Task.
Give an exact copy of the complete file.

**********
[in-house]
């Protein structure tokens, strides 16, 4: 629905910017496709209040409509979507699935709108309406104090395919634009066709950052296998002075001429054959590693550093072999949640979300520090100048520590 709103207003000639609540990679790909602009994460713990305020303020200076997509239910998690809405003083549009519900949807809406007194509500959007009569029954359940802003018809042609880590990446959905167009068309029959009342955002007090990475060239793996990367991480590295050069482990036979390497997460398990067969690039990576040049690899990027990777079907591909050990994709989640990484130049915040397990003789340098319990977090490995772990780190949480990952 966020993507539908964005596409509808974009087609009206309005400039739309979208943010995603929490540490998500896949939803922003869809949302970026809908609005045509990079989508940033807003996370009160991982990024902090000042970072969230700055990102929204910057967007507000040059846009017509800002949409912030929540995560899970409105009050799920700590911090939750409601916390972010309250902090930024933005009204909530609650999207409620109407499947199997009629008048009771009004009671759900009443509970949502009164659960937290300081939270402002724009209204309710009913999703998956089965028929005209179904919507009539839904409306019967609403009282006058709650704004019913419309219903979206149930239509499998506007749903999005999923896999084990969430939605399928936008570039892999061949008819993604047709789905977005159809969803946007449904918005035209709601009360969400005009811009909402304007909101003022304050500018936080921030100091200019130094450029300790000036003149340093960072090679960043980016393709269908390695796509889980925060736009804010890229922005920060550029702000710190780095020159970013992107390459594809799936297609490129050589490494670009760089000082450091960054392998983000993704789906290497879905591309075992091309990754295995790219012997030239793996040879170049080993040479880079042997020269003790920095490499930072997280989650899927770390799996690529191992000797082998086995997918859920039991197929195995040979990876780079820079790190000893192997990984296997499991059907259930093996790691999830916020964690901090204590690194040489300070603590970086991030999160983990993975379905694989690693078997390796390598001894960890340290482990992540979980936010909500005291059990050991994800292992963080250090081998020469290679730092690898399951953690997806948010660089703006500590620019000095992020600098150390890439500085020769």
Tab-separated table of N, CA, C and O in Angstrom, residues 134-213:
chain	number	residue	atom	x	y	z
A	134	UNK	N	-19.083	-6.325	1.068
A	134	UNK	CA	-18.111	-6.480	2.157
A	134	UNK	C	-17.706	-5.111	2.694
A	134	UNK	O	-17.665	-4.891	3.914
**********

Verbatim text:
[in-house]
């Protein structure tokens, strides 16, 4: 629905910017496709209040409509979507699935709108309406104090395919634009066709950052296998002075001429054959590693550093072999949640979300520090100048520590 709103207003000639609540990679790909602009994460713990305020303020200076997509239910998690809405003083549009519900949807809406007194509500959007009569029954359940802003018809042609880590990446959905167009068309029959009342955002007090990475060239793996990367991480590295050069482990036979390497997460398990067969690039990576040049690899990027990777079907591909050990994709989640990484130049915040397990003789340098319990977090490995772990780190949480990952 966020993507539908964005596409509808974009087609009206309005400039739309979208943010995603929490540490998500896949939803922003869809949302970026809908609005045509990079989508940033807003996370009160991982990024902090000042970072969230700055990102929204910057967007507000040059846009017509800002949409912030929540995560899970409105009050799920700590911090939750409601916390972010309250902090930024933005009204909530609650999207409620109407499947199997009629008048009771009004009671759900009443509970949502009164659960937290300081939270402002724009209204309710009913999703998956089965028929005209179904919507009539839904409306019967609403009282006058709650704004019913419309219903979206149930239509499998506007749903999005999923896999084990969430939605399928936008570039892999061949008819993604047709789905977005159809969803946007449904918005035209709601009360969400005009811009909402304007909101003022304050500018936080921030100091200019130094450029300790000036003149340093960072090679960043980016393709269908390695796509889980925060736009804010890229922005920060550029702000710190780095020159970013992107390459594809799936297609490129050589490494670009760089000082450091960054392998983000993704789906290497879905591309075992091309990754295995790219012997030239793996040879170049080993040479880079042997020269003790920095490499930072997280989650899927770390799996690529191992000797082998086995997918859920039991197929195995040979990876780079820079790190000893192997990984296997499991059907259930093996790691999830916020964690901090204590690194040489300070603590970086991030999160983990993975379905694989690693078997390796390598001894960890340290482990992540979980936010909500005291059990050991994800292992963080250090081998020469290679730092690898399951953690997806948010660089703006500590620019000095992020600098150390890439500085020769």
Tab-separated table of N, CA, C and O in Angstrom, residues 134-213:
chain	number	residue	atom	x	y	z
A	134	UNK	N	-19.083	-6.325	1.068
A	134	UNK	CA	-18.111	-6.480	2.157
A	134	UNK	C	-17.706	-5.111	2.694
A	134	UNK	O	-17.665	-4.891	3.914